The Verge reports that music streaming service Spotify has filed an antitrust complaint against tech giant Apple with the European Union related to the 30 percent cut that Apple takes from subscriptions made via their app store.
Writing in a blog post, Ek said Apple is acting "as both a player and referee to deliberately disadvantage other app developers" by bringing in new rules to its App Store that intentionally limit choice and constrain innovation.
Spotify and Apple Music are the two major players in the streaming music market: While Spotify's global paid subscriber total of 96 million is almost double Apple Music's 50 million, it was reported last summer that Apple Music has more United States subscribers.
Echoing complaints from other media companies, Spotify says Apple charges Spotify a 30% tax on purchases made through Apple's payment system.
However, if Spotify ditched Apple's payment system.More news: John Bolton: Donald Trump optimistic for more North Korea talks
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"We should all be subject to the same fair set of rules and restrictions-including Apple Music", he said. If users upgrade to a paid Spotify subscription, Ek explains, and do so through Apple's payment system such as with an in-app purchase, Apple takes 30-percent of that. "After trying unsuccessfully to resolve the issues directly with Apple, we're now requesting that the EC take action to ensure fair competition".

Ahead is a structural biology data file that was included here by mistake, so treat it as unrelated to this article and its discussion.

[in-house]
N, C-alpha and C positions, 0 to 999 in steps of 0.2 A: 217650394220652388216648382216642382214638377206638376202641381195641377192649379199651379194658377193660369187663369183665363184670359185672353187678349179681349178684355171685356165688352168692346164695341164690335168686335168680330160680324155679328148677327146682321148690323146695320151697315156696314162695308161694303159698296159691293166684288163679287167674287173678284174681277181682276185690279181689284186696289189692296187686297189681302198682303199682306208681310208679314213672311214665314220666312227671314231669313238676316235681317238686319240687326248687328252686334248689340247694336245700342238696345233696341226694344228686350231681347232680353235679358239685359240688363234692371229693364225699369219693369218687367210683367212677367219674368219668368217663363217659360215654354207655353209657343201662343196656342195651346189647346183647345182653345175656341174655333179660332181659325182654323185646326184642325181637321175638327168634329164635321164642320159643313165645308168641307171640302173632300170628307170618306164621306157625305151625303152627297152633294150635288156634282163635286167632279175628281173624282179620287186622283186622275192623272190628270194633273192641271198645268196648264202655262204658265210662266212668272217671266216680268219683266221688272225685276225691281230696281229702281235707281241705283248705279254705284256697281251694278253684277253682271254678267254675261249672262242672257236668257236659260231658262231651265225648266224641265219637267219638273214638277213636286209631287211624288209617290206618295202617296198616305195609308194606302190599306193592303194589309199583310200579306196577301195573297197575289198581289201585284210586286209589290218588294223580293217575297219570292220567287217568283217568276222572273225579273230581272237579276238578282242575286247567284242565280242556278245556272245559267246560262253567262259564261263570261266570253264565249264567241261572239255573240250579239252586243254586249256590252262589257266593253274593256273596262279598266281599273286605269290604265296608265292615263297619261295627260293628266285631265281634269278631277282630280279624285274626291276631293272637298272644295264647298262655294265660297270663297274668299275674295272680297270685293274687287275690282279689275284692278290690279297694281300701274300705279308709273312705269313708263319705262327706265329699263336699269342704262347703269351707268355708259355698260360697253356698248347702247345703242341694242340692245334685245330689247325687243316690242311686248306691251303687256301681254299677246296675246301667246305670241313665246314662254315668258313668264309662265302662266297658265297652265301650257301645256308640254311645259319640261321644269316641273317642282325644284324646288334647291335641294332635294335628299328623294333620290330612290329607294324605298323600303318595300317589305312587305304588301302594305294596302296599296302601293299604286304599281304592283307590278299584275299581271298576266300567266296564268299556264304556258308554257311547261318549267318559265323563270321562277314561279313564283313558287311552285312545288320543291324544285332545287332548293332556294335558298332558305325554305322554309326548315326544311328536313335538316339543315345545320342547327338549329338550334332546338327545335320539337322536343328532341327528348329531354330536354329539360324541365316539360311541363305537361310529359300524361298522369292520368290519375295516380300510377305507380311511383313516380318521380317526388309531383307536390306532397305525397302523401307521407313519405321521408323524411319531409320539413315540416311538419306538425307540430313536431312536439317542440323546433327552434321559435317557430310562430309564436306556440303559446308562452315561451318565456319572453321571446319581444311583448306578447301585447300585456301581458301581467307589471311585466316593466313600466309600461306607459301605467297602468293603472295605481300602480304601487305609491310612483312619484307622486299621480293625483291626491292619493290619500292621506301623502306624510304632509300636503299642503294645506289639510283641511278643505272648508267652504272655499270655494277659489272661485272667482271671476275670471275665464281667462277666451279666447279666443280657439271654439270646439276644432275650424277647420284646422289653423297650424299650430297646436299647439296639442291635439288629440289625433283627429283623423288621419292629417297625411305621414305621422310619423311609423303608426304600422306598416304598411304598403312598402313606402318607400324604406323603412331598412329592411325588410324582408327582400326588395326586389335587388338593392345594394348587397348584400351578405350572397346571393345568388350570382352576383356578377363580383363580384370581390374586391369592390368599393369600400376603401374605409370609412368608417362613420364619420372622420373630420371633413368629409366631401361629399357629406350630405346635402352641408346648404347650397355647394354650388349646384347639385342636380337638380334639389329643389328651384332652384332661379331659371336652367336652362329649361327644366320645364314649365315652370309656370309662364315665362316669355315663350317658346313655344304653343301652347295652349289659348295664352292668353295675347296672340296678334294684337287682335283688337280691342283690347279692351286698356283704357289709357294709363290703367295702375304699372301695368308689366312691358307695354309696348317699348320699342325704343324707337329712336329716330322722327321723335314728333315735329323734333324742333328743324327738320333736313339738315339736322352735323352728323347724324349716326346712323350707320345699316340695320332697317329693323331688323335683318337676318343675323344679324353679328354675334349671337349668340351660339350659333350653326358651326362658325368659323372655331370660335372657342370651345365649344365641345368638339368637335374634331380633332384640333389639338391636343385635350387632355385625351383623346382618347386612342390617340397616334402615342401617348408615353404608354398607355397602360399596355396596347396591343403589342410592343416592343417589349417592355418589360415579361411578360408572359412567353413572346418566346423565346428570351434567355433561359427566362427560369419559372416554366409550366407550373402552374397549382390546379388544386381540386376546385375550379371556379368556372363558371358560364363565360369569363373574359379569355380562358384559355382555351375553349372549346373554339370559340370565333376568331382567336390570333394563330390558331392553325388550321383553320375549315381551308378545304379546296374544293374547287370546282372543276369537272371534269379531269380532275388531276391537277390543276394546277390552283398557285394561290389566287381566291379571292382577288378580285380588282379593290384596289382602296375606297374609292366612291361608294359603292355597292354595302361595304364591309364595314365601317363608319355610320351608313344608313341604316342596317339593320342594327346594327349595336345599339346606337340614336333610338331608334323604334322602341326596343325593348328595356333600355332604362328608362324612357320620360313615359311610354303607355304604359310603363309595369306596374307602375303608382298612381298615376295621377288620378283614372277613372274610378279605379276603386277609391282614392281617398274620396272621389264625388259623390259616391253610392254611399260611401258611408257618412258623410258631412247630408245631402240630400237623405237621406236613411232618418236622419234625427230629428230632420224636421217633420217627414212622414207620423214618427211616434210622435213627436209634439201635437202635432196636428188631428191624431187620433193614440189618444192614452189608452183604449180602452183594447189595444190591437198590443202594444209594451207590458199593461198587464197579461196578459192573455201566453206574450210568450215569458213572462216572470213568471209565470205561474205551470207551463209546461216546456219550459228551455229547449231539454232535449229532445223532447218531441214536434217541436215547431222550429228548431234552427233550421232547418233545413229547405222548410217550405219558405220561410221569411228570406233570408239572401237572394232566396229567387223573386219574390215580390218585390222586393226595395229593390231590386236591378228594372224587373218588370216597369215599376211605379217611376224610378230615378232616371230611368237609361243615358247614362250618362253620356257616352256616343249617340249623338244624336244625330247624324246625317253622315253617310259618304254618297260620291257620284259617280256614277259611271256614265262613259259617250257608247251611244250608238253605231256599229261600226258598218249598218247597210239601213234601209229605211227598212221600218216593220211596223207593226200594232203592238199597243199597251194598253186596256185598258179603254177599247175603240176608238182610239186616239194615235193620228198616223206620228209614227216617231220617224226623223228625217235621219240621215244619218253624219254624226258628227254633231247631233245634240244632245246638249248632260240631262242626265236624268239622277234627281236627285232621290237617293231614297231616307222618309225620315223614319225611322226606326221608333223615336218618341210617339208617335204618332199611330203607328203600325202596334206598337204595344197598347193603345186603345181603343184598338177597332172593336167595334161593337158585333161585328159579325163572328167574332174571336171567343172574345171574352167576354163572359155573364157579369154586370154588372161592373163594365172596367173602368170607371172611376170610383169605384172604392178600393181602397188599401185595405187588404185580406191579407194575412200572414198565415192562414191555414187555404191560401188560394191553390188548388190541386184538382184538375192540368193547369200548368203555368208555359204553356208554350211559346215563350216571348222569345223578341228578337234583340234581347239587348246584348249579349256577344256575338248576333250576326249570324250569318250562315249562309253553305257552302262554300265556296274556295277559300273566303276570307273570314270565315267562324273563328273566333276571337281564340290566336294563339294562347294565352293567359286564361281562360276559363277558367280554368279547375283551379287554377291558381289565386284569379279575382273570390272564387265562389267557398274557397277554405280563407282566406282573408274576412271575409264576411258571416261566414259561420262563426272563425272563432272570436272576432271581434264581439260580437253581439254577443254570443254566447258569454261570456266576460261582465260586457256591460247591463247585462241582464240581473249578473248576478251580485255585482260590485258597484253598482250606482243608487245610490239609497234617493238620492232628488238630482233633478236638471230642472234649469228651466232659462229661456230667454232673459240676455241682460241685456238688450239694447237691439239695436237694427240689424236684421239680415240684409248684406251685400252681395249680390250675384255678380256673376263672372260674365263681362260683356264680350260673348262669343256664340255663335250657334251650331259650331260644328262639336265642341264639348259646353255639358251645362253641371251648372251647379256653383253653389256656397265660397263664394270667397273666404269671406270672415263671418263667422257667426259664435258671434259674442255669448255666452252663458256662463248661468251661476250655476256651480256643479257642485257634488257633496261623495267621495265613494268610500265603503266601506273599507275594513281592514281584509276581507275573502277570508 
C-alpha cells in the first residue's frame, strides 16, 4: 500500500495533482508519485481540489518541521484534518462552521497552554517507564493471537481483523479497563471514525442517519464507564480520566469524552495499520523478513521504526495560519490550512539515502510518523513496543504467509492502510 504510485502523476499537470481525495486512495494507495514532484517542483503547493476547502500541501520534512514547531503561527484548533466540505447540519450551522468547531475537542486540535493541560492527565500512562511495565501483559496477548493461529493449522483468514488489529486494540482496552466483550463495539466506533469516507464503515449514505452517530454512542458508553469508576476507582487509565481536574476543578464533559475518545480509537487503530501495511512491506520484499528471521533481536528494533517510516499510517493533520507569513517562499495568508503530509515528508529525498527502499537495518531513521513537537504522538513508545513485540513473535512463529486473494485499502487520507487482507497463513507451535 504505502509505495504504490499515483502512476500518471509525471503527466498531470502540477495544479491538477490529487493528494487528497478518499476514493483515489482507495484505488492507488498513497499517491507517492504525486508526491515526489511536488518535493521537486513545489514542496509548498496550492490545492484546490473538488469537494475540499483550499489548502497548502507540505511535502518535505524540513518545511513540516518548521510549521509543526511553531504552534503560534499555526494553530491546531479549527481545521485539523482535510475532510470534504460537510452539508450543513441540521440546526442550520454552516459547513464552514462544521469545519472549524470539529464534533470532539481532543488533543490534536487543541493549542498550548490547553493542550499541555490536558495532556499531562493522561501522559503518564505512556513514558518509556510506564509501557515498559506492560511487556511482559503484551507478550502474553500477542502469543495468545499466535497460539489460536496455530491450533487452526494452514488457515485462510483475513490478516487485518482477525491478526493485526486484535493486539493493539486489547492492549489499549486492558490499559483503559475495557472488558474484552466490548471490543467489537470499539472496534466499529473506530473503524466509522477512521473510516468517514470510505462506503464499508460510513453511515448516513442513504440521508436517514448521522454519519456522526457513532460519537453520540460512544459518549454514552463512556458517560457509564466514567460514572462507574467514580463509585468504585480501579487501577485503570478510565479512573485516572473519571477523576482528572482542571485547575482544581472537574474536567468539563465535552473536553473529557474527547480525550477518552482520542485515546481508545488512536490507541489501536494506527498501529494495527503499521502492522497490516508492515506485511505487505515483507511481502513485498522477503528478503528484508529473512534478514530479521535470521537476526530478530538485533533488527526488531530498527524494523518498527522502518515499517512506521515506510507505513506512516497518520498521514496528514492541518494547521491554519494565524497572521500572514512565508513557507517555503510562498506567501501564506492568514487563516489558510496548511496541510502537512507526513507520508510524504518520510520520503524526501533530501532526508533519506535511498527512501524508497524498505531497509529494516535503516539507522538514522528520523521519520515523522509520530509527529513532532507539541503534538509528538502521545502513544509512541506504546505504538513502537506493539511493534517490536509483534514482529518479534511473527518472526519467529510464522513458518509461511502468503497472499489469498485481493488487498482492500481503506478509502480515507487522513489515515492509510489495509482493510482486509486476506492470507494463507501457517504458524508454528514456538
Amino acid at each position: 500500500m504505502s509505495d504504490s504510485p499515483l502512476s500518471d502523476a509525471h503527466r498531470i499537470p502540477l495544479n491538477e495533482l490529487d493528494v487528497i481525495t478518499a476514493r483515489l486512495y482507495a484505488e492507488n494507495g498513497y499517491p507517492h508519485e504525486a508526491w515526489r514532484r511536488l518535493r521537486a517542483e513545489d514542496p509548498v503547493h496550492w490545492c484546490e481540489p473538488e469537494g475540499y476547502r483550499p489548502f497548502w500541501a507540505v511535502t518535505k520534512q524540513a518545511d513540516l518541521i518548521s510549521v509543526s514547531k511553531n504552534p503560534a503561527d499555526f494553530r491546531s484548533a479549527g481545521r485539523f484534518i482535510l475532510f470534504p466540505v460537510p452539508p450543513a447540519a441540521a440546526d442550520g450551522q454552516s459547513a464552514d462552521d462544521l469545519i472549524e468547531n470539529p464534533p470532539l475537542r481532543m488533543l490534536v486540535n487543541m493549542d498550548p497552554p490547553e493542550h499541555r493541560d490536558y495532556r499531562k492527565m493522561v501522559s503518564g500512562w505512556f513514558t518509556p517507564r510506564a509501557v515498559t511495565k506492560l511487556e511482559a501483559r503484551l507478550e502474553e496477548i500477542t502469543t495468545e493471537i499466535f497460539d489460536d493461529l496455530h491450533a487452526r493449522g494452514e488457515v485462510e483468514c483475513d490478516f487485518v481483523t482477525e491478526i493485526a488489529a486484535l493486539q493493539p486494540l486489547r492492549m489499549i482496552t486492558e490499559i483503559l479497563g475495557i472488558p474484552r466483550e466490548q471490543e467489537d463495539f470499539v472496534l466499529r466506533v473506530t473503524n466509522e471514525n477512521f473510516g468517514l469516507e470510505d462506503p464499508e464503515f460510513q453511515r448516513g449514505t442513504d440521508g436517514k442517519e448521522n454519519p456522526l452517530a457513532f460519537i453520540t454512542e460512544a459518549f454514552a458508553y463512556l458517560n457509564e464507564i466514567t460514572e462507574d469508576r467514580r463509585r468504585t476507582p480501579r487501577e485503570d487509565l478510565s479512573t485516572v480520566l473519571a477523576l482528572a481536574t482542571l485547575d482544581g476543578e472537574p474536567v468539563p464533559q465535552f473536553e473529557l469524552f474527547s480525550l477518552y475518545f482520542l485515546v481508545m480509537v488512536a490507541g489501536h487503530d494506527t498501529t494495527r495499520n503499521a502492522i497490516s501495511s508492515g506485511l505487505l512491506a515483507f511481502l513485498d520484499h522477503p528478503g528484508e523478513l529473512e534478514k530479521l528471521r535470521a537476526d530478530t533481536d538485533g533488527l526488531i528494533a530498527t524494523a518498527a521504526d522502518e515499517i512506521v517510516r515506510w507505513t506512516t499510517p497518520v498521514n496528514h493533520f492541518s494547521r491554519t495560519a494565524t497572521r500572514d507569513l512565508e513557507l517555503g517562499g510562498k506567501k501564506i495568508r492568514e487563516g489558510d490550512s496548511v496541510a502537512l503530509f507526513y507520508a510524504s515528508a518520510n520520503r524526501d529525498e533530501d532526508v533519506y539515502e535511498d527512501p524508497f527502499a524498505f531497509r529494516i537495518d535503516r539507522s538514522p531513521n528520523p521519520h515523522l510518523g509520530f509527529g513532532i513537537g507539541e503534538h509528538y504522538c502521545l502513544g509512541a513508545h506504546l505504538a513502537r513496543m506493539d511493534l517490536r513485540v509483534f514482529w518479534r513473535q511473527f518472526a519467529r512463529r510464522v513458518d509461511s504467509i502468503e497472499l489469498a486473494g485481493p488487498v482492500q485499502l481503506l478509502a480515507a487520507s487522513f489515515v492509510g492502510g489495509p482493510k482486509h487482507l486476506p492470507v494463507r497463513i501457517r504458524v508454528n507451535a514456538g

Horacio Gutierrez, Spotify's general counsel, said the company was pressured into using the billing system in 2014, but then was forced to raise the monthly fee of its premium service from 9.99 to 12.99 euros, just as Apple Music launched at Spotify's initial 9.99 price.
Examples cited include limiting communications with Spotify customers and "routinely" blocking app upgrades.
Spotify wants Europe's competition watchdog to examine Apple for the way it runs the App Store.
Mashable has reached out to Apple for comment and we'll update this article when we hear from them. Then there were other issues, where Apple would not allow Spotify to have an Apple Watch app or work with Siri.
Consumers should have a real choice of payment systems, and not be "locked in" to one particular service. And Ek says that all app stores should not be allowed to control communications, including marketing and promotions, between services like Spotify and its customers.
The final complaint is increasingly restrictive conditions on how app makers can communicate with subscribers who sign up using the iPhone app. We want the same fair rules for companies young and old, large and small.